As the focus of the narrative concerns the newlyweds as such, much of the spectator’s enjoyment depends on the chemistry the two leads have. Luckily, both Masato Sakai and Mitsuki Takahata deliver. Their individual acting performances are great (acting-note 1). The chemistry they have quickly fills the narrative space with a heartwarming charm, producing many endearing and funny moments.
Destiny: Tale of Kamakura is great. The fantasy setting works and is brought to life in a believable way. As a matter of fact, the setting works so well that it slightly disappointing to see that Kamakura is underused in the middle part of the narrative. Luckily, the visually impressive finale more than makes up for it. Destiny is also an extremely enjoyable romantic-comedy, due to the amazing chemistry between the two leads. In short, if you are a romantic soul, Destiny will surely be a moving experience. As the credits roll, you’ll want to hug your girlfriend while hoping that something like destiny truly exists.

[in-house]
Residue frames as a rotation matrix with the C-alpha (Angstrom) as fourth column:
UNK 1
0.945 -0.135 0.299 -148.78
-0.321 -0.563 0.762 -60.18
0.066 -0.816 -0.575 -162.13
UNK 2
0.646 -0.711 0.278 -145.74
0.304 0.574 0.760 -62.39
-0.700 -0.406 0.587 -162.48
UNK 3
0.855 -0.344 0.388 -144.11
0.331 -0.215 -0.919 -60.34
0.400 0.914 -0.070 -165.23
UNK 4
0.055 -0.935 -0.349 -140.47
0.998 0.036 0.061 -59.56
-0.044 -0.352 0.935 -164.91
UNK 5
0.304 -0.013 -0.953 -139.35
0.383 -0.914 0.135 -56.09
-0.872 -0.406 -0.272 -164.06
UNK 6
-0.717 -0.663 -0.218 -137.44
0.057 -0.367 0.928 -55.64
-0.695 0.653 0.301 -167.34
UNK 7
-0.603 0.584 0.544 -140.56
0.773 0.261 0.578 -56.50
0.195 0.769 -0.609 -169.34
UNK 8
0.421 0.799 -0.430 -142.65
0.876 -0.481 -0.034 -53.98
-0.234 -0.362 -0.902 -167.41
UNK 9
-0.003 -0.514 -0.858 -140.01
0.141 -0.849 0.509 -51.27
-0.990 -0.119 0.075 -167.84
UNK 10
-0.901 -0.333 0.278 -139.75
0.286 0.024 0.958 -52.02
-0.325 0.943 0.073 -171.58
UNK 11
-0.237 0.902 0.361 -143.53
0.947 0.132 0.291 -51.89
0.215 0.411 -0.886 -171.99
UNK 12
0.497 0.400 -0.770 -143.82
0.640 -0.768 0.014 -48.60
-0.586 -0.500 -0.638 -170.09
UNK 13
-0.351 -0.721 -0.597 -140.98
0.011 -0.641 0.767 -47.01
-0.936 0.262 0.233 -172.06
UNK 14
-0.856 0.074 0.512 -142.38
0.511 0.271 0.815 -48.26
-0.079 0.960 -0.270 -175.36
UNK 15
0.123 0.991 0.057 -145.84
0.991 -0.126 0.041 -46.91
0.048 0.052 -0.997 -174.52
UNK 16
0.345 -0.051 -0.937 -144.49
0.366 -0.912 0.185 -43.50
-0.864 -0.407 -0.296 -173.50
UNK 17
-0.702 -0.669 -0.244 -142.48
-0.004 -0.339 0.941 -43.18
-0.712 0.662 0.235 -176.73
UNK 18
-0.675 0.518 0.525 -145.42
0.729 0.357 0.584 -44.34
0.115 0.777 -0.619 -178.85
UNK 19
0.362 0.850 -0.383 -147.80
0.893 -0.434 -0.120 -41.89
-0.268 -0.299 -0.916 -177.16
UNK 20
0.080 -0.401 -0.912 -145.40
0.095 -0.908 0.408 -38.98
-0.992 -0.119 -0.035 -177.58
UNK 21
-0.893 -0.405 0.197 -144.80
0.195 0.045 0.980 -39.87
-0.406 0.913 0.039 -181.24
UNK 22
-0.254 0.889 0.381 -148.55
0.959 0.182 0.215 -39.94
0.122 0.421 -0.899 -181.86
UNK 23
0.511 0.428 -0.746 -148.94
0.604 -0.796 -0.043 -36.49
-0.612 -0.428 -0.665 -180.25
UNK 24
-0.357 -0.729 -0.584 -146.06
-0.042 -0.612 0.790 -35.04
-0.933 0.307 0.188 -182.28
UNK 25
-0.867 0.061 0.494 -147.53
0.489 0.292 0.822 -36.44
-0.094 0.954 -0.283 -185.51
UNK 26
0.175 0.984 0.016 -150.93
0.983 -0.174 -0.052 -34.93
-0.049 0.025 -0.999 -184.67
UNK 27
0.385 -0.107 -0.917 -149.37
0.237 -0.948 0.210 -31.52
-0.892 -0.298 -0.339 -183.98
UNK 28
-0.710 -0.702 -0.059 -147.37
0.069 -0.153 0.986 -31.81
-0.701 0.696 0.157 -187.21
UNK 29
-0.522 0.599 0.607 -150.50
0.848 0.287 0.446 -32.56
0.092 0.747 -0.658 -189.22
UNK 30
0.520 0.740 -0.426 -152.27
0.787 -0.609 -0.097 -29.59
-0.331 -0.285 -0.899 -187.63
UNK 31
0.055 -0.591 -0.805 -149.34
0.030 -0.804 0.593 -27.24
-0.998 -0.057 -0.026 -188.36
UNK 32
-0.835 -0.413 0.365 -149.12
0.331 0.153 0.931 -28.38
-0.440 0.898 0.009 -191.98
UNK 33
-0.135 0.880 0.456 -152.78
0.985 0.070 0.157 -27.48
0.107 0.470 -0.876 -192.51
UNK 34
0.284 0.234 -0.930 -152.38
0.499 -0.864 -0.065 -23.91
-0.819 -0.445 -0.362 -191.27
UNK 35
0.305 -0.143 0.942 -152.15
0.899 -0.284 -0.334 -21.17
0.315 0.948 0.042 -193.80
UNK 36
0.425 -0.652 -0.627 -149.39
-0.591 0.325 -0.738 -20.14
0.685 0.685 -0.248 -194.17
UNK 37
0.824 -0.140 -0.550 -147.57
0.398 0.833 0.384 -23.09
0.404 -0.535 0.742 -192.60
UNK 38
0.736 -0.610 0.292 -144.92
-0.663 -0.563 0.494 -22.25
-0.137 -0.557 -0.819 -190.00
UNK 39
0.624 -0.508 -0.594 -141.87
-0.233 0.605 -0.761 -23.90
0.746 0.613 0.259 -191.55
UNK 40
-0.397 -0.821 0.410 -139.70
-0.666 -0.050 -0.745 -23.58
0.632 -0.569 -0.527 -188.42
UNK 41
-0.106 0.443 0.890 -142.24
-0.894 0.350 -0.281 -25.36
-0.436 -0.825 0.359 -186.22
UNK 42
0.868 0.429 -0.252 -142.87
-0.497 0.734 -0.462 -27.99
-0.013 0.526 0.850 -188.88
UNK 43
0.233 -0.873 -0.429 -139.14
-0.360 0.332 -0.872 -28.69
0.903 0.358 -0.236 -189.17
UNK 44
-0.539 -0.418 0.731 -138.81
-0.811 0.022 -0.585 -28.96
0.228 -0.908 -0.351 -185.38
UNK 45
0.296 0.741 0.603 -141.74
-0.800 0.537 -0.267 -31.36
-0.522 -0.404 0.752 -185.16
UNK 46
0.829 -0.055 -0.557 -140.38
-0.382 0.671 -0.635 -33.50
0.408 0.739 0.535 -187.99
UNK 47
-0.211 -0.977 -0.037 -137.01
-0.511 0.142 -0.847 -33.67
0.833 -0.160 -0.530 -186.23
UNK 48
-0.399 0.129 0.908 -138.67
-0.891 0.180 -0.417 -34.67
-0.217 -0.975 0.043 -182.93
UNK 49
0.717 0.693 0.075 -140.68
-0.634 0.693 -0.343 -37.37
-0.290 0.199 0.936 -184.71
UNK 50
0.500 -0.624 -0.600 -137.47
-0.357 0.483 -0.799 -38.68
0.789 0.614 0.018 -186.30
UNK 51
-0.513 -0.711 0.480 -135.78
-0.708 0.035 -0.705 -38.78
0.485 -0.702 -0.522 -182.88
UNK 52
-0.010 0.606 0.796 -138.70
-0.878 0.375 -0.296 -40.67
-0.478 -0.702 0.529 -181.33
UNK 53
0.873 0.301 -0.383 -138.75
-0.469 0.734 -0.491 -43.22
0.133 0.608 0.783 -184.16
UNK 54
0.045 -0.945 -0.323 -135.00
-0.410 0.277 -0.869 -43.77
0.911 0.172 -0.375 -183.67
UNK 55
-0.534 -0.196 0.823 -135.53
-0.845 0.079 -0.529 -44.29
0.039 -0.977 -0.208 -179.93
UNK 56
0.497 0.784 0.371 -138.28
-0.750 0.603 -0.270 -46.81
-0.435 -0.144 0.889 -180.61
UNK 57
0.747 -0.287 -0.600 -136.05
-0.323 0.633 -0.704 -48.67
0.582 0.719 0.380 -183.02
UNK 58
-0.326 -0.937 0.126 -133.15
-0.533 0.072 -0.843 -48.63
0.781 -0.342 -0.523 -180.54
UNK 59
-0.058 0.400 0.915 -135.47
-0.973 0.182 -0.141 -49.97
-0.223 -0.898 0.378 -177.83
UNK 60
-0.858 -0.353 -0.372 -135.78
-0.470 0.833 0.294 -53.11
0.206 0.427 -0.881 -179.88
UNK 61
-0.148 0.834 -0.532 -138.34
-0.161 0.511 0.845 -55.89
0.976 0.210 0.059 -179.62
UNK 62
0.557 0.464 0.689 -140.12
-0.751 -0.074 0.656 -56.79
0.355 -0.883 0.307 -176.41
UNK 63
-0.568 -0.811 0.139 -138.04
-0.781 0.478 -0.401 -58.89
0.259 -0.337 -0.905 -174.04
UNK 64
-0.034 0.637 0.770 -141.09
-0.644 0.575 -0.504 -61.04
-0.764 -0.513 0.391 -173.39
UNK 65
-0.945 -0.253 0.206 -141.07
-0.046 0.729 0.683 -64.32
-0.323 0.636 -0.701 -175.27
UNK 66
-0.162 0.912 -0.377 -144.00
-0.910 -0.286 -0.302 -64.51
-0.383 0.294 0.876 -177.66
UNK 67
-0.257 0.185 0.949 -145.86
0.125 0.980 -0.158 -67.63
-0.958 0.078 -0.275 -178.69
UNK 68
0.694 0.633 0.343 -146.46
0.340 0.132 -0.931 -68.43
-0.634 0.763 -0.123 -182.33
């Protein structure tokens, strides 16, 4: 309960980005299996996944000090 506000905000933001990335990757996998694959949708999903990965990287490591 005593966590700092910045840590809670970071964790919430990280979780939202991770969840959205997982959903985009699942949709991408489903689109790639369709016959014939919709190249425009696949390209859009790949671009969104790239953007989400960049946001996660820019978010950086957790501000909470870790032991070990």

General note 1: The original review was first published on Asian Movie Pulses: https://asianmoviepulse.com/2018/05/destiny-tale-of-kamakura-2017-by-takashi-yamazaki/ . This review is slightly adjusted and various notes have been added/
Cine-note 1: Shaky framing is used as well, but only to separate the visualization of the past from the present.
Cine-note 2: The timely moving shots are great to establish the mesmerizing beauty of the narrative space called Kamakura.